I've pretty much stayed out the brouhaha in large part because I've had mixed reactions that weren't of much use -- for instance, I tended to agree with Gary Sullivan's critiques of Chris Daniels' polemic piece on behalf of Kent's new book, and also felt Gary was getting dogpiled on at Texfiles. Of course, I also thought the discussion at Elsewhere plummeted beyond any hope of intelligibility the second Behrle entered the fray. And while I'm giving my personal play-by-play, since the issue seemed to be settled (between Gary and Kent at least), I was a little taken aback when Kent's piece at Hotel Point seemed to take a gratuitous swipe at Gary.

This is mostly to say that I haven't felt too strongly about the proceedings of the last couple days (as I've caught bits of them) to pull my head up from Fascicle to comment upon them, until Kent passed along Behrle's above email to the president of the community college where Kent makes his livelihood.

It speaks for itself. For my part, as Kent's friend, how can I let it pass? I can't. When's this kind of behavior going to stop being regarded as cute and mischevious and begin to be acknowledged as pathetic? Maybe when he's 40? Or am I missing something? Is everyone just afraid they'll end up in a cartoon, or not get to read in NYC? Or that his cooler friends won't speak to you? Yes, he has really cool friends, & I like a lot of what Behrle's done in CWHOBB, that he supports & goes to a lot of readings. I think the pirates are funny, etc. I met him once. He seemed nice. He's supposed to be "nice in person." We've had run ins, but I kind of have the sort of personality where that happens quite a bit.

I actually think Kent was a little annoyed with me for being silent on all this stuff going on since we're buds, share the same publisher, are working on Fascicle on a daily basis, etc. I've just been too busy to keep up w/ it all, let alone to get myself dragged in & distracted by it all. Of course an email from a guy w/ a cartoon blog isn't going to have much sway with a college president, but just the insiduousness of it, the pathetic nature of the act. I'm curious -- is there a different response to this? Am I overreacting? It seems Behrle has just as big crew of 'apologists' as Kent (I think we usually call such people friends, but apparently Kent only has apologists). What am I missing here? I am chagrined, even annoyed by some of the things Kent writes & does -- I'm easily chagrined & annoyed. I also think he's a brilliant poet, translator, and editor (as I'm learning first hand working w/ him on Fascicle), as well as a generous soul.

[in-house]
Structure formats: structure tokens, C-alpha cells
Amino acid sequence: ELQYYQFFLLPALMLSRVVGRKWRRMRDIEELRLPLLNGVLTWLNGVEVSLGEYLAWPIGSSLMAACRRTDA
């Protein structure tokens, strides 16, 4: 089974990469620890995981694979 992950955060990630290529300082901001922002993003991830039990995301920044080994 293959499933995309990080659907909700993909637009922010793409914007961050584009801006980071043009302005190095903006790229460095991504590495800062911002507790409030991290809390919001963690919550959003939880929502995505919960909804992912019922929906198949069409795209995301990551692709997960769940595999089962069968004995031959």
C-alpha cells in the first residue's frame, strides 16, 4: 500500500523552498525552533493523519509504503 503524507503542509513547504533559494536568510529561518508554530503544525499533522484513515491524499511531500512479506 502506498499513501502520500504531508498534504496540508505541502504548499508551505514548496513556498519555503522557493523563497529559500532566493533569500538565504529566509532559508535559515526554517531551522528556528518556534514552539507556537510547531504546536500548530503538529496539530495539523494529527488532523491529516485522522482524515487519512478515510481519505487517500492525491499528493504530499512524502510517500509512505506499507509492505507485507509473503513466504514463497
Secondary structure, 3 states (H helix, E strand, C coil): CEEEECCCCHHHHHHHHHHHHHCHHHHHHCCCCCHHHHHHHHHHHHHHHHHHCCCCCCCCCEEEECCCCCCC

As an added bonus, whenever Kent and I get in an argument, I'm never afraid he's going to email my fucking boss to get back at me.

Monday, August 08, 2005

The songs I am obsessing over right now:

Artist: X-Ray Spex
Song: Germ Free Adolescents
Albums Germ Free Adolescents

Artist: Bruce Springsteen
Song: Racing in the Streets
Album: Darkness on the Edge of Town

Artist: Shuggie Otis
Song: Strawberry Letter
Album: Inspiration Information

Artist: Prince
Song: When You Were Mine
Album: Dirty Mind